Wentworth Institute of Technology (WIT) has become a beacon of innovation for its adoption of additive manufacturing. After successfully launching a 3D printing course last fall, based on the free Stratasys curriculum “Make Something That Moves Something,” WIT created a rapid prototyping course integrating Stratasys’ FDM and PolyJet 3D printing technologies.
The interdisciplinary course challenged 65 students from industrial design, mechanical engineering and manufacturing studies to develop a functional hexacopter ‘drone’ using six different manufacturing processes: CNC turning, CNC milling, resin casting, vacuum forming, laser cutting and 3D printing. More than 95% of the 3D printed components were produced using the Stratasys uPrint SE and Objet30 3D Printers.
“Our design was very influenced by 3D printing,” said Nathan Ouellette, a senior at WIT. “It offered a unique aspect to our design, where we were able to control something in three dimensions, as opposed to just milling it in two dimensions. It offers you a whole new path to prototyping.”
According to assistant professor and mechanical engineer, Stephen Chomyszak, 3D printing enabled students to iterate custom designs to accommodate electrical components without the use of additional screws, brackets or fasteners to secure the delicate internal parts. This was an integral part of reducing the overall weight of the design and eliminating production and assembly processes.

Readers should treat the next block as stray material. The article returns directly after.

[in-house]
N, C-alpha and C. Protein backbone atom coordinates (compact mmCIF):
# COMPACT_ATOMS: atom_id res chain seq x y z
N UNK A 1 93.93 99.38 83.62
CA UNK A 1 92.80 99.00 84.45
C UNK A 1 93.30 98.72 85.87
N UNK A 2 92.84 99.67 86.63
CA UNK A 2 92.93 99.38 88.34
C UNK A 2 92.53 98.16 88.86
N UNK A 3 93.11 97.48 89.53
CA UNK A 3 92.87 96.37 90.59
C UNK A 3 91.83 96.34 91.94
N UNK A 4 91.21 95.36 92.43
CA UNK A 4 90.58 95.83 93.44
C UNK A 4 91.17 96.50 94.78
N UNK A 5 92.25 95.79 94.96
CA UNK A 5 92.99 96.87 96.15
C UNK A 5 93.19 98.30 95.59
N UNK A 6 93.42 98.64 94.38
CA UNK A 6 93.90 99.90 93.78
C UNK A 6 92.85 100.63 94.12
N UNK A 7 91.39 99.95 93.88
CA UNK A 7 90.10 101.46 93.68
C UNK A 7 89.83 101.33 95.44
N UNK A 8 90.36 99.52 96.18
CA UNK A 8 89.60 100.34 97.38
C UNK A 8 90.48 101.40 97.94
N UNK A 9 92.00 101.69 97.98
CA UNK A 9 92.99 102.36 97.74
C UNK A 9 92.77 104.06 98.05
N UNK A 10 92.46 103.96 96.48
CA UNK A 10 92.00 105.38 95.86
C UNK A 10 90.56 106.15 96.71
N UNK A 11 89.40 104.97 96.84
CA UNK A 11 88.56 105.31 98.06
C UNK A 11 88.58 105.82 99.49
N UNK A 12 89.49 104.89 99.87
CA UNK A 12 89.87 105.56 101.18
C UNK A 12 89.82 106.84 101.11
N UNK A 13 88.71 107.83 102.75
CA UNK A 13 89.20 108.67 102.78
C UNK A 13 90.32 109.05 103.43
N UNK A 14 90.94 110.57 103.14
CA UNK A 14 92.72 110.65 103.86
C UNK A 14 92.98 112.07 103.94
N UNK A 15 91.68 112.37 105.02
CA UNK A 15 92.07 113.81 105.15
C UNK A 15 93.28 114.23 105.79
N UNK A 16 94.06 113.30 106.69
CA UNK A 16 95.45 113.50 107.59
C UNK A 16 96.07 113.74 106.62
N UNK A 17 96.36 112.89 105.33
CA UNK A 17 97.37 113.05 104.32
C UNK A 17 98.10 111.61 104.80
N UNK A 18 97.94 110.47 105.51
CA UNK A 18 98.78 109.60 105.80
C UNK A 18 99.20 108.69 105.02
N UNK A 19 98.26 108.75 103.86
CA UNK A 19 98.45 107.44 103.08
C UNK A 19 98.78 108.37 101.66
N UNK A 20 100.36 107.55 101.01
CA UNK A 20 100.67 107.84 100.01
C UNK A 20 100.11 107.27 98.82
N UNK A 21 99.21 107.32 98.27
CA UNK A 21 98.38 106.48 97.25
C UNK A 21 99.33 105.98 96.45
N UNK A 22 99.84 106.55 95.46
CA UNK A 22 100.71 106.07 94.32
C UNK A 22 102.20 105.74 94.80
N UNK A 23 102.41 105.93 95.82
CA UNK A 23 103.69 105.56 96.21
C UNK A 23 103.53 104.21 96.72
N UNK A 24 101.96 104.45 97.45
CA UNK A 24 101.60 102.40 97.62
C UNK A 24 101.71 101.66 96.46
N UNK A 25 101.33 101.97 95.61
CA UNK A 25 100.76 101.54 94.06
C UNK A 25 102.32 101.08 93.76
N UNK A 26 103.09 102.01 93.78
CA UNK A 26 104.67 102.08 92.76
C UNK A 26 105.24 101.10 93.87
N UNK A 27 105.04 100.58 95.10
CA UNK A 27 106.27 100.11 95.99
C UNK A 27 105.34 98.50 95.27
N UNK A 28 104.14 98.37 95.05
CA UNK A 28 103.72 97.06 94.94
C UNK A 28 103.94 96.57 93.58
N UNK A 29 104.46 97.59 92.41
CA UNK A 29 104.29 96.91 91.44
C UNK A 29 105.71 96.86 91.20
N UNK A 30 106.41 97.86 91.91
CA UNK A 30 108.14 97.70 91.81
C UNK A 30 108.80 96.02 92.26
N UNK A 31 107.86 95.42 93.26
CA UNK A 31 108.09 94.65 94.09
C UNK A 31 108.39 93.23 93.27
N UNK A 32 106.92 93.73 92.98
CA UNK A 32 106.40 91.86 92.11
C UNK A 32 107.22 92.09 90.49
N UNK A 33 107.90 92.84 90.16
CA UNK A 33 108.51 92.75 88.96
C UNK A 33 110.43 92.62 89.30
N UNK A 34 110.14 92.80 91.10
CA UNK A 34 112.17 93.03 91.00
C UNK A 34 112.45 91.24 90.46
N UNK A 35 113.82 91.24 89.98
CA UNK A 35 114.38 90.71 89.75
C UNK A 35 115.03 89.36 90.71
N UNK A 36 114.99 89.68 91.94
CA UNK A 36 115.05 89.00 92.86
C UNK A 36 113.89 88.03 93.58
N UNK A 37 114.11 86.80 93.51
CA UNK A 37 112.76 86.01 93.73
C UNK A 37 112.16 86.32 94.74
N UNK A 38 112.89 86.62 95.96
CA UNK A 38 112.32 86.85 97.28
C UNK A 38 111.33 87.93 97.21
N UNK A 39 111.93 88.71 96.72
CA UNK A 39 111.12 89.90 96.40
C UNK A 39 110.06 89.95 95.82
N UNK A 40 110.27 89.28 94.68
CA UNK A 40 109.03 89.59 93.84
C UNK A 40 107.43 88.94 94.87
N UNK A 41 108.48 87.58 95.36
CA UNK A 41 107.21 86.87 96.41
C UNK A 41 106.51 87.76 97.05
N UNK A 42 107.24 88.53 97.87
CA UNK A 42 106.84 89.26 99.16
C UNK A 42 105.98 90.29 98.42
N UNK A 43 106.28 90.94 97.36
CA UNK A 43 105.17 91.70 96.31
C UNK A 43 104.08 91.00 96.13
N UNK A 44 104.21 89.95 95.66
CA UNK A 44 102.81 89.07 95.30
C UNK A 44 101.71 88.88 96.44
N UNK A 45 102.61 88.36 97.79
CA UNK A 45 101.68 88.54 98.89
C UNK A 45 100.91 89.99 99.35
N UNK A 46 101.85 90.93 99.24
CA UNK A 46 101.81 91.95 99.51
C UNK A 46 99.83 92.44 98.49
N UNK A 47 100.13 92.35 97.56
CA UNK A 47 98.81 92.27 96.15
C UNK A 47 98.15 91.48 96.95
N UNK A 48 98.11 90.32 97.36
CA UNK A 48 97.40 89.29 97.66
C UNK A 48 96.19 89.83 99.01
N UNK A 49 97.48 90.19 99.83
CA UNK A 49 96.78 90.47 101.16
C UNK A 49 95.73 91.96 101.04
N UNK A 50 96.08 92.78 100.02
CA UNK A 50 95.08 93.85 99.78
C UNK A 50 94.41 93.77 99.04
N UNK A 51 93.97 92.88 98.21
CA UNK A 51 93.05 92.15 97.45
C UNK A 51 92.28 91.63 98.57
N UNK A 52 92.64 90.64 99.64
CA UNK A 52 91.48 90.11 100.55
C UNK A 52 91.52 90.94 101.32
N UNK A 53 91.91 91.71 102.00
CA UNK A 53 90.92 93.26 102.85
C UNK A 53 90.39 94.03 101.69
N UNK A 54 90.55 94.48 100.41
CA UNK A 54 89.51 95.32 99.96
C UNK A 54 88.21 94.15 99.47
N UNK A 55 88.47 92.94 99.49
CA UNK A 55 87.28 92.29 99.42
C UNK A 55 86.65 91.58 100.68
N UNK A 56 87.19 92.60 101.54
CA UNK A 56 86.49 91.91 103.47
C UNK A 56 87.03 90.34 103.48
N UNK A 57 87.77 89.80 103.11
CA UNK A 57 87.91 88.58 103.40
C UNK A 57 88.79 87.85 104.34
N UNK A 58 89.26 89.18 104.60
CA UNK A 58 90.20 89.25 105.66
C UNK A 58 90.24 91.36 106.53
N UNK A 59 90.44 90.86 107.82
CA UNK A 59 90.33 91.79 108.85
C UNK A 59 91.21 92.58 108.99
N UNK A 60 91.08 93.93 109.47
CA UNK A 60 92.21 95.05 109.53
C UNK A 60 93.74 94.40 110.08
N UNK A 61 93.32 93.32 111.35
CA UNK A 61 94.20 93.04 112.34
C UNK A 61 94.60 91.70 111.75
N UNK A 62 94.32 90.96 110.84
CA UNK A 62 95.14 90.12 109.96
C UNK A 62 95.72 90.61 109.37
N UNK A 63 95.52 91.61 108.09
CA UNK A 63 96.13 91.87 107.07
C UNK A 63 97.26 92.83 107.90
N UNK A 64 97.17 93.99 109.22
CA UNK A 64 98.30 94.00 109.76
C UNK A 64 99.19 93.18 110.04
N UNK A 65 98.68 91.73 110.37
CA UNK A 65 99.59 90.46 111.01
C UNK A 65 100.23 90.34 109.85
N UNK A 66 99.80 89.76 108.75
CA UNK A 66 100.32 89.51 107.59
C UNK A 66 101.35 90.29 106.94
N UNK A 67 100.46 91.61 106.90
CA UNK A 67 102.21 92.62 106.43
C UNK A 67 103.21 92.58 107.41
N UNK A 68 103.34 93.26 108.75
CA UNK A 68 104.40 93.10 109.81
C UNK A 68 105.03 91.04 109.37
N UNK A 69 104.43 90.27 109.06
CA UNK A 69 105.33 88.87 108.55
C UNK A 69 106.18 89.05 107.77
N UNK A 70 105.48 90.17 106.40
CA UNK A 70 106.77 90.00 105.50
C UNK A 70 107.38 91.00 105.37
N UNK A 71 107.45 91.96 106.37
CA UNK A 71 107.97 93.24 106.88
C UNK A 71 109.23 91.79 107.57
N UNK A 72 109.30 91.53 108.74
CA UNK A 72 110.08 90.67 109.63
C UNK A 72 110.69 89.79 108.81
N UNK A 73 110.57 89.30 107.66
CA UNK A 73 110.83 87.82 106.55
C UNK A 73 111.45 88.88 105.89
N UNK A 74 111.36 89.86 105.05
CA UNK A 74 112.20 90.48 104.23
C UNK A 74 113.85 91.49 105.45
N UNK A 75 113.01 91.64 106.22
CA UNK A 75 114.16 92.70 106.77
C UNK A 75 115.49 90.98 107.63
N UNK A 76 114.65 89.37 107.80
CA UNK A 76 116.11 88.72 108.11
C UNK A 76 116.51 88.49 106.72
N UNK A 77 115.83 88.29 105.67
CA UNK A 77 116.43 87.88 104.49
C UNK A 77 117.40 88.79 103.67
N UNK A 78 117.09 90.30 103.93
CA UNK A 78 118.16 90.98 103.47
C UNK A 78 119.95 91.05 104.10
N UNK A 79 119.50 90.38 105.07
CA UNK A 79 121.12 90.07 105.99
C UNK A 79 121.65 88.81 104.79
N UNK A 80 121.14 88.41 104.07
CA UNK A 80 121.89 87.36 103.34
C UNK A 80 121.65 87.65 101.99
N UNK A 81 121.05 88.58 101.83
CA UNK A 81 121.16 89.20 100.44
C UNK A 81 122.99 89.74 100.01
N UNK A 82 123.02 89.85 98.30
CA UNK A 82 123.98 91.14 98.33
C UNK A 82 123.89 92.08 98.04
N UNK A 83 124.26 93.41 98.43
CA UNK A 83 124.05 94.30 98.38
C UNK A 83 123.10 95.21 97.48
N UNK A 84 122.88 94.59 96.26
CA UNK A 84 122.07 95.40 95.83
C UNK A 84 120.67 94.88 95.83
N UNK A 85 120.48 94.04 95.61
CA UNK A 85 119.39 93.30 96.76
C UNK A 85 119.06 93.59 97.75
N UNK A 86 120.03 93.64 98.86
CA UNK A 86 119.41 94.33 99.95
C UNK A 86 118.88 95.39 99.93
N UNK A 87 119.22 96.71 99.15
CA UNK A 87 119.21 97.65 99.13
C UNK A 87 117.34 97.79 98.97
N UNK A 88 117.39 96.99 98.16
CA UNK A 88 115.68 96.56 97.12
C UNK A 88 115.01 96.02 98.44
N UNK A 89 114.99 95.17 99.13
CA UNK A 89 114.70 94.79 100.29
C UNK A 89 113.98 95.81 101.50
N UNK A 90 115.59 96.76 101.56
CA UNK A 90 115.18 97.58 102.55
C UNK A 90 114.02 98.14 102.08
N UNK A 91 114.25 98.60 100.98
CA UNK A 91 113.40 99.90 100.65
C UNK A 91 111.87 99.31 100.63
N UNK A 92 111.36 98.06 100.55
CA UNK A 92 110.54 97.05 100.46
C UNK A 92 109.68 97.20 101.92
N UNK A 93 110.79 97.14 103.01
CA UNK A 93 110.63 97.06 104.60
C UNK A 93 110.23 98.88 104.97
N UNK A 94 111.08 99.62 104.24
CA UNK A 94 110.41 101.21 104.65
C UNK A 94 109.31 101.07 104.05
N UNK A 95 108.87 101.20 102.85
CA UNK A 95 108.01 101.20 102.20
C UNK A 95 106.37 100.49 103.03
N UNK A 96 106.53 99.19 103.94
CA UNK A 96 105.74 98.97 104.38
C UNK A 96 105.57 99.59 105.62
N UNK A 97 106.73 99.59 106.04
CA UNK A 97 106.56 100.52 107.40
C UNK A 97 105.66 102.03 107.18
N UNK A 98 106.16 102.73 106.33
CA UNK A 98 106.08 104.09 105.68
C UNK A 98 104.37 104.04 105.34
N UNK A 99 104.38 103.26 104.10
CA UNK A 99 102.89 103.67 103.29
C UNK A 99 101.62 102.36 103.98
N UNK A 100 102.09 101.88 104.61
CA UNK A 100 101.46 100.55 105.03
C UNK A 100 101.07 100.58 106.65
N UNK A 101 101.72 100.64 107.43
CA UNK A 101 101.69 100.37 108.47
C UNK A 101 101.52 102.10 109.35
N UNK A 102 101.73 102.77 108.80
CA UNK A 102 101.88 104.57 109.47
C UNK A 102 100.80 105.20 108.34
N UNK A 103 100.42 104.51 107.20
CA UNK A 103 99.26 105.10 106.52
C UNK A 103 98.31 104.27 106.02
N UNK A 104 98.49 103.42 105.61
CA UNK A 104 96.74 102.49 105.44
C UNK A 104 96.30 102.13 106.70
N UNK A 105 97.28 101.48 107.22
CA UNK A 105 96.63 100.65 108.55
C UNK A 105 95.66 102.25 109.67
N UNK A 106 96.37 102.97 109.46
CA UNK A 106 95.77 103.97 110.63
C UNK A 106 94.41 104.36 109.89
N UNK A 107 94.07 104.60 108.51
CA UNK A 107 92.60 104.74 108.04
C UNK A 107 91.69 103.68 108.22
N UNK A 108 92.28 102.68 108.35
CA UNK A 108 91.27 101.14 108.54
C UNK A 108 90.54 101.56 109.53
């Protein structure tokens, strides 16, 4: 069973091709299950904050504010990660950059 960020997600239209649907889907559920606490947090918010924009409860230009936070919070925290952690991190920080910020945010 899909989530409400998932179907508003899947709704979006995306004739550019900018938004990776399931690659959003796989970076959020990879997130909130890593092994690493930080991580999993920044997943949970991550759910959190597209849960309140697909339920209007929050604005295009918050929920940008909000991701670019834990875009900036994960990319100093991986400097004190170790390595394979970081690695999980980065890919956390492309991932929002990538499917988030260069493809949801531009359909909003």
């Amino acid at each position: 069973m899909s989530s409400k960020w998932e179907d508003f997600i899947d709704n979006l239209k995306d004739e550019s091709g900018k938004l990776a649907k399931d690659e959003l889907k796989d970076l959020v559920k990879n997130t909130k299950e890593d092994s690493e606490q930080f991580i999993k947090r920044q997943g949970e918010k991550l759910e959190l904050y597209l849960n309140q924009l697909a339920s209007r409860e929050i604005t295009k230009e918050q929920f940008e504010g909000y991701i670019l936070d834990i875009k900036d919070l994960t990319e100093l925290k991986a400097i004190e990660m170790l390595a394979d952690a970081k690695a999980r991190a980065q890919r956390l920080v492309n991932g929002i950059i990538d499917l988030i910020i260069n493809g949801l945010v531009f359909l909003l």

“To be able to design something and then immediately have it in front of you, you’re able to see what you did right, what you did wrong and how you can improve it,” said Ouellette. “It’s something that you can’t do with most manufacturing processes, particularly with this amount of detail.”
Ouellette, like many students in the course, demonstrated a wealth of knowledge in 3D printing as a result of his experience in Wentworth’s 3D printing course last fall. “Having an entire semester to learn about the processes of 3D printing—learning about the two technologies, the different printers and materials used—really prepared me to understand the capabilities of 3D printing and how extensive we could get.”
“We are seeing a global arms race emerging for engineering and advanced manufacturing skills. This is requiring institutions to focus on graduating students with a full spectrum of career ready skills,” said Sig Behrens, General Manager of Global Education, Stratasys. “One key way of making this a reality is for students to engage in project based learning initiatives, like what WIT has committed to and Stratasys has supported.”
Click here to see additional photos of the students’ hexacopter designs.
This post is also available in: Portuguese (Brazil)